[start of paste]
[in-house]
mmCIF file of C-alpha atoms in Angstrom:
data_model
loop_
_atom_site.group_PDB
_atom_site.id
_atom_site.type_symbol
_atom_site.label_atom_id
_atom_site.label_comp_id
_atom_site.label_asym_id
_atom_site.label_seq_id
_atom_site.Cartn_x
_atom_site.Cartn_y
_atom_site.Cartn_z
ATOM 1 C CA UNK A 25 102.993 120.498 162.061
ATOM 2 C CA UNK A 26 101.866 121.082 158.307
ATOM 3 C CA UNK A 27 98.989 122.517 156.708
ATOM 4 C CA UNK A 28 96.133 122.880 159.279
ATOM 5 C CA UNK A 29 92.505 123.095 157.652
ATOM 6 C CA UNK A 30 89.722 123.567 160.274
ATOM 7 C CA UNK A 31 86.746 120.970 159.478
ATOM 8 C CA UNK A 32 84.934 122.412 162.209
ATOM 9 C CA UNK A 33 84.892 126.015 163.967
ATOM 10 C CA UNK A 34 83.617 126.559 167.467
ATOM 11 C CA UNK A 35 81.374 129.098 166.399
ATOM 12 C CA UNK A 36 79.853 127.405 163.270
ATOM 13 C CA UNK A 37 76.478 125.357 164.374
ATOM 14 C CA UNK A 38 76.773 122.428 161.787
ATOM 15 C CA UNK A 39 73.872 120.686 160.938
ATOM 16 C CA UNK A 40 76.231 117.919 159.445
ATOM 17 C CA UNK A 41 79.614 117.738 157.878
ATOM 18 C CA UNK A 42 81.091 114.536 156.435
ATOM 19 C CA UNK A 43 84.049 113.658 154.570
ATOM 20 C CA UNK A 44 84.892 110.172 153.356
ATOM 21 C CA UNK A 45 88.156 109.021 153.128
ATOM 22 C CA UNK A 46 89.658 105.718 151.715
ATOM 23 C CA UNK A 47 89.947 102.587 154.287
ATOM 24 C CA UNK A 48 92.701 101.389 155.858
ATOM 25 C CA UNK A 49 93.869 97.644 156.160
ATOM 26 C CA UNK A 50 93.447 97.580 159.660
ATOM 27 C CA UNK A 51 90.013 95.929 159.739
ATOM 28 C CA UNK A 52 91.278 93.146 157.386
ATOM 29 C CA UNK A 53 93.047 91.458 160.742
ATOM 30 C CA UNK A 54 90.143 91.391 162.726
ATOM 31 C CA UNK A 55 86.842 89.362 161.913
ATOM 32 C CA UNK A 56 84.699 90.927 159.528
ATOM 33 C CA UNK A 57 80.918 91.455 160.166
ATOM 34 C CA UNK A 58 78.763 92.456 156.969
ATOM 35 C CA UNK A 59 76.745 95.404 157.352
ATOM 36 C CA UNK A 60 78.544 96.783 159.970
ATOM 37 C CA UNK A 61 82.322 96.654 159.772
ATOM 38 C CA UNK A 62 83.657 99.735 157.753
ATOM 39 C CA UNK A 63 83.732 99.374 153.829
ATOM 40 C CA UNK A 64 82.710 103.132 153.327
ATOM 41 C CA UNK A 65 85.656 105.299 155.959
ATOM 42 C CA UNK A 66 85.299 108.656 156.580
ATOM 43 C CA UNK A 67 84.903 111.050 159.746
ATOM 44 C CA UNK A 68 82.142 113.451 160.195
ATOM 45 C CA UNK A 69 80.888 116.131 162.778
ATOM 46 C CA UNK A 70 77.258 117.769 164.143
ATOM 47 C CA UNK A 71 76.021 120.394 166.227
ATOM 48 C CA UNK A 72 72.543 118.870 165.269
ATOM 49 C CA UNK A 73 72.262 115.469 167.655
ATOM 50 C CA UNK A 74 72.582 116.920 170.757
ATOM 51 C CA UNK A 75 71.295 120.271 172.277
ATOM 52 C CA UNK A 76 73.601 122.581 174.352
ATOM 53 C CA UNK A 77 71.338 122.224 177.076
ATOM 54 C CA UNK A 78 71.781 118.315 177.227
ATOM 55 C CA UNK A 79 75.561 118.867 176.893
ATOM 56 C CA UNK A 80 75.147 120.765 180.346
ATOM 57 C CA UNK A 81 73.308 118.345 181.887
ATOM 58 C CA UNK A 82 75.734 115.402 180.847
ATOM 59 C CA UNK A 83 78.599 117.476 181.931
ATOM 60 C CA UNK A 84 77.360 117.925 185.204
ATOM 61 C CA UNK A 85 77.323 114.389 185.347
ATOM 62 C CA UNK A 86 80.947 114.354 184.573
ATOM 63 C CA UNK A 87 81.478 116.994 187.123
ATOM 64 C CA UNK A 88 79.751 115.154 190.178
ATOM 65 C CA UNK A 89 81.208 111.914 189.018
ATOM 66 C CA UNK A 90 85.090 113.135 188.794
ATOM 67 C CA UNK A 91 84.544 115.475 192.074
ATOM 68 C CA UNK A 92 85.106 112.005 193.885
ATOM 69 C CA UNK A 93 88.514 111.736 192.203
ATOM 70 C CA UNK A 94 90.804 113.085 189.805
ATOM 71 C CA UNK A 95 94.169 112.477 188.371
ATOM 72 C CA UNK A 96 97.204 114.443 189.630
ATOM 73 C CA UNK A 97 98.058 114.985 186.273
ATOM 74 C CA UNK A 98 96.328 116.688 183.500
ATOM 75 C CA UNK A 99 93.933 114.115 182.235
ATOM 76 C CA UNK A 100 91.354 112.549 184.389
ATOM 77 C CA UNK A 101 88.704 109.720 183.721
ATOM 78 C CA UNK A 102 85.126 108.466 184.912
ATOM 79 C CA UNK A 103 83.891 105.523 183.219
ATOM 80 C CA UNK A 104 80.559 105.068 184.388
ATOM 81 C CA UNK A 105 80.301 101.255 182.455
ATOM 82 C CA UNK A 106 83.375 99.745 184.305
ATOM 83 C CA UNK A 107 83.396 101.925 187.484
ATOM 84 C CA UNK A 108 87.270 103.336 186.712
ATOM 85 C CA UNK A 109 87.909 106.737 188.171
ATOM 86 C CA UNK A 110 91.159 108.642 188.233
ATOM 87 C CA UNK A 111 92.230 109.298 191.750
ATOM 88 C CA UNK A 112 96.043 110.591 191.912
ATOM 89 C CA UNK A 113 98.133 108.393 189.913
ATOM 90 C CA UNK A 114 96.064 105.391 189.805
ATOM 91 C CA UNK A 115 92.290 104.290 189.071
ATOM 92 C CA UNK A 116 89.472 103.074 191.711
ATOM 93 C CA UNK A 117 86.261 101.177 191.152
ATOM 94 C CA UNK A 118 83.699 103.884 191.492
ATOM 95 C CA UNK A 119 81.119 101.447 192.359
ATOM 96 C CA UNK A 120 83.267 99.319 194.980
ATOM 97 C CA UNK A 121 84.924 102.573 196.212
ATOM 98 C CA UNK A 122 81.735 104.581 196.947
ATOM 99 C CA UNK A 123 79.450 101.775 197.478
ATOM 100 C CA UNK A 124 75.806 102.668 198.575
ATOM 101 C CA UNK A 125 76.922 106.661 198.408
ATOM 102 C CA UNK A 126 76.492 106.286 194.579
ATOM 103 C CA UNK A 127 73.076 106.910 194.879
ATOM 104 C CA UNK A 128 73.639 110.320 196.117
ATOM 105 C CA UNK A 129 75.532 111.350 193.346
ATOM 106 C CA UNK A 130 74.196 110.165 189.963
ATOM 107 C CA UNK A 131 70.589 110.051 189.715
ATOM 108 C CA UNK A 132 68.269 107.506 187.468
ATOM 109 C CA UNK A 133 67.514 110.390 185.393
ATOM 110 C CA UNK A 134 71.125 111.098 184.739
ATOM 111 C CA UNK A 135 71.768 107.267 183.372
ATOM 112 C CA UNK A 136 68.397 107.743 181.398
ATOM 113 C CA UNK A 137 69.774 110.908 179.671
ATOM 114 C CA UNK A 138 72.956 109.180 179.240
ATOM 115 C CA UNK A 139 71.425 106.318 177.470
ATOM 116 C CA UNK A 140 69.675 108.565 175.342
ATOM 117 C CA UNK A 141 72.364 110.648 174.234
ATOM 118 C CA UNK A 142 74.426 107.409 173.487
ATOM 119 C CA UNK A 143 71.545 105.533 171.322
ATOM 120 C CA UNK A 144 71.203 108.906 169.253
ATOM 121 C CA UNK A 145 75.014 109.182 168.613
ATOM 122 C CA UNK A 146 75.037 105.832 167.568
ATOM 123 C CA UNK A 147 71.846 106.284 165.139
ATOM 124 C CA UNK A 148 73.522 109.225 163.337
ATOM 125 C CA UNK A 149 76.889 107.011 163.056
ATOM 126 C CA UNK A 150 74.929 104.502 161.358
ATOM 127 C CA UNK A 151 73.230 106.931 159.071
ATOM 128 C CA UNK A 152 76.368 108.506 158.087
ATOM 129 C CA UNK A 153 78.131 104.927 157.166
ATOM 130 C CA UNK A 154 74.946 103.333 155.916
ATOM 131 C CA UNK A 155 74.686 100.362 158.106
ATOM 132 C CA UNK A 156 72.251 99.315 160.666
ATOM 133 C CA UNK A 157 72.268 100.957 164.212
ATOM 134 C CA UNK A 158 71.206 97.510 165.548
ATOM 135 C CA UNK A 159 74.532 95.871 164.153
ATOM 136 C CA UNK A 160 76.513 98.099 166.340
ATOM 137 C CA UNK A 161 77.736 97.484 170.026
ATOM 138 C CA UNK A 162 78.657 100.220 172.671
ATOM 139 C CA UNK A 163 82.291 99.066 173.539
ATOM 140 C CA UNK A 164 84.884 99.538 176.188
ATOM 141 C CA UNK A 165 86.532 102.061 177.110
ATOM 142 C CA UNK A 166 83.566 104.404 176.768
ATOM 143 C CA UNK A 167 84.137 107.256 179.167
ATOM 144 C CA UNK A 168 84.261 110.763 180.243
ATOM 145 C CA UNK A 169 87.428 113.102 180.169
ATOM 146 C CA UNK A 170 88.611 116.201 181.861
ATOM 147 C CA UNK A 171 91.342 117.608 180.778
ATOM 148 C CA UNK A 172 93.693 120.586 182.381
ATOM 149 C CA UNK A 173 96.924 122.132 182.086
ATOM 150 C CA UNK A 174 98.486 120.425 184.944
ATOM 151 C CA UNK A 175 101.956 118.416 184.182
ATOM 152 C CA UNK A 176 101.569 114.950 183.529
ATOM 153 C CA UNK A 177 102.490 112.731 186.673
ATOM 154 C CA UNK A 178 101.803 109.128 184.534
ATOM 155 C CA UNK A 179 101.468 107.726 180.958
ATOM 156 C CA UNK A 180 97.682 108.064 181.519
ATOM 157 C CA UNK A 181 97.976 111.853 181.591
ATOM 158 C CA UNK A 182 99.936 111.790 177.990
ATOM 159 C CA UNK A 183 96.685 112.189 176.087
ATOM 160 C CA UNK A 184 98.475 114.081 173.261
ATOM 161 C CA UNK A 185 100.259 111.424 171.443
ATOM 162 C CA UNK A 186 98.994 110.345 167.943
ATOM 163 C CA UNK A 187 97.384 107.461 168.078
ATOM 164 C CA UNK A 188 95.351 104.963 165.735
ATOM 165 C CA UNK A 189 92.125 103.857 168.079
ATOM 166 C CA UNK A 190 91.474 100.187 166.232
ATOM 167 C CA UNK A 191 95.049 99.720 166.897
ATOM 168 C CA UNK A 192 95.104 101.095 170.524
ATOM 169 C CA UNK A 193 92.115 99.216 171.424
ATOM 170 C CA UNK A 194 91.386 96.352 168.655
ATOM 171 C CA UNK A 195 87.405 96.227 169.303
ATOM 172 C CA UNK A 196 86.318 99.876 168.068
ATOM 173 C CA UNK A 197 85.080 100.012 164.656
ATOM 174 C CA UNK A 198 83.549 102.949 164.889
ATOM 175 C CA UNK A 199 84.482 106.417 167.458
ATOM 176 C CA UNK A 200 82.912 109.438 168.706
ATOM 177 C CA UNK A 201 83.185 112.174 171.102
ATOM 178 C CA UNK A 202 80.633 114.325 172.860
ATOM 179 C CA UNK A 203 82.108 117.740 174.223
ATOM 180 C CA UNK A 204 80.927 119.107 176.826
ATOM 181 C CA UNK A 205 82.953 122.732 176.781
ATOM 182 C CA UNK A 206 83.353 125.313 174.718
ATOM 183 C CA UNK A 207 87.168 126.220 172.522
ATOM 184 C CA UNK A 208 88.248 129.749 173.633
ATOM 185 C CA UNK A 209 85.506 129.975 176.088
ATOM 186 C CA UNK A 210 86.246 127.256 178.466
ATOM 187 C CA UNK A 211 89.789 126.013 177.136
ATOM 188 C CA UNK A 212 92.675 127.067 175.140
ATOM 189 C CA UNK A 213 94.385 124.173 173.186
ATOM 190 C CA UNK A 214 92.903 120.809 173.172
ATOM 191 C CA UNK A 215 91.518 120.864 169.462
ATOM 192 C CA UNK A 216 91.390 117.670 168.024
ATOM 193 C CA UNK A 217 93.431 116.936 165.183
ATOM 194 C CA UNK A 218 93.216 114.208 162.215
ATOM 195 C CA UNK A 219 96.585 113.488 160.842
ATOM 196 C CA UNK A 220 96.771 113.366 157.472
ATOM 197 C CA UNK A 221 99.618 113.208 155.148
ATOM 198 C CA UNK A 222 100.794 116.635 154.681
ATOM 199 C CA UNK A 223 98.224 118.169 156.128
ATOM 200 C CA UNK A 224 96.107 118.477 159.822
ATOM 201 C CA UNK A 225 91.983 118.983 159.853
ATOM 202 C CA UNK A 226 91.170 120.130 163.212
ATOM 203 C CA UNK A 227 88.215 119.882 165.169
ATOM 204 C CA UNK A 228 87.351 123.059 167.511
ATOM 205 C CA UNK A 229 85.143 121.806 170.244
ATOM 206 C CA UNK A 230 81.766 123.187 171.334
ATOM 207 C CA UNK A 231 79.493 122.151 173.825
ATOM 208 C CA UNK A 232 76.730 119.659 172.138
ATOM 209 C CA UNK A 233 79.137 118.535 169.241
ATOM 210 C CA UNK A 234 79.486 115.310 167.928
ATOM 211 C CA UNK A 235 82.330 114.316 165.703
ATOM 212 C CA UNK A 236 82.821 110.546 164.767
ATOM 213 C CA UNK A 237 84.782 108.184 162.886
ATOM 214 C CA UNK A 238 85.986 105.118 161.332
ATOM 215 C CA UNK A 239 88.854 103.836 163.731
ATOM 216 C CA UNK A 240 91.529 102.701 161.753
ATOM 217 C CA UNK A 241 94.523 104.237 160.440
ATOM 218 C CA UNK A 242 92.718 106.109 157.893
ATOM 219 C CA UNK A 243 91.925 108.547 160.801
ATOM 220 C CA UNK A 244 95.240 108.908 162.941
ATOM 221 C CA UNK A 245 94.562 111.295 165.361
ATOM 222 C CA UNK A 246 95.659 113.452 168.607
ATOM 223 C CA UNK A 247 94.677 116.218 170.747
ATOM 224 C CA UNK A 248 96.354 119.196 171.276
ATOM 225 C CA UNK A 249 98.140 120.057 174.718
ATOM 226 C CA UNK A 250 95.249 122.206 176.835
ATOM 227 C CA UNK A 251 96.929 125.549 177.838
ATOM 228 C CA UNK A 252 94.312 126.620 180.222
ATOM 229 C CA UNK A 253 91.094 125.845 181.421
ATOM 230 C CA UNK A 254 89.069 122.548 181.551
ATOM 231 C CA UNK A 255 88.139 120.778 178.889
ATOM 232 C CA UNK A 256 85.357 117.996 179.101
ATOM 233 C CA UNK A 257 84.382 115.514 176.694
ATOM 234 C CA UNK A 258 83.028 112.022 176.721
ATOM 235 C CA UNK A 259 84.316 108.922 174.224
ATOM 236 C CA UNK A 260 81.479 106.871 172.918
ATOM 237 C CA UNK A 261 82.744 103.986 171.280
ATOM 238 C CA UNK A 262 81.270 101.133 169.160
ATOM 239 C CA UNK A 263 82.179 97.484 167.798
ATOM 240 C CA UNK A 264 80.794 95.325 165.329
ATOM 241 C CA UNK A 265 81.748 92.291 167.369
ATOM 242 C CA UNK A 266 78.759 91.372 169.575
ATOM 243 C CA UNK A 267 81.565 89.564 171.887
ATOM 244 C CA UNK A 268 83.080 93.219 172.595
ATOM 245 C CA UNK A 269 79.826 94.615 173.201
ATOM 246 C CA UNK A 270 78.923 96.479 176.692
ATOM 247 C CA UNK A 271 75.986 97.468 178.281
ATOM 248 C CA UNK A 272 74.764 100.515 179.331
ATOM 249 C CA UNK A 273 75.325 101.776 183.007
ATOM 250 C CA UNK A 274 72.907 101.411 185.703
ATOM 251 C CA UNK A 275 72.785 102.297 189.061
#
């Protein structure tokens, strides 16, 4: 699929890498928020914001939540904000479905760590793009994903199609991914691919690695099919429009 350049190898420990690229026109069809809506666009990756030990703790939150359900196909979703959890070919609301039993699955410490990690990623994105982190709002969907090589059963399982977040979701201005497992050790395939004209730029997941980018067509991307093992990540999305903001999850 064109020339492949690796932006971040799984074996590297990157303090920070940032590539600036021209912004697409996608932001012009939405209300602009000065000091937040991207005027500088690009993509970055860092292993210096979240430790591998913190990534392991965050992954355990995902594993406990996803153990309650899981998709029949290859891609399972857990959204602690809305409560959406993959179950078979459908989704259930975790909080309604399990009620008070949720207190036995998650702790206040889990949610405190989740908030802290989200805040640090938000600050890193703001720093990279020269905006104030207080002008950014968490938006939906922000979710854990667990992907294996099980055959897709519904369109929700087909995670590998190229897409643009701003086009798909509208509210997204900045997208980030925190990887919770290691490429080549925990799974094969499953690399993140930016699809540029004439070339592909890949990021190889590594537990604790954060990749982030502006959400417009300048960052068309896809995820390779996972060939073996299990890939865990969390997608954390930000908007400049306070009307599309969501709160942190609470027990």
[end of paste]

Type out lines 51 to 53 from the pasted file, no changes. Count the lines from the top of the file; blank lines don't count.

ATOM 37 C CA UNK A 61 82.322 96.654 159.772
ATOM 38 C CA UNK A 62 83.657 99.735 157.753
ATOM 39 C CA UNK A 63 83.732 99.374 153.829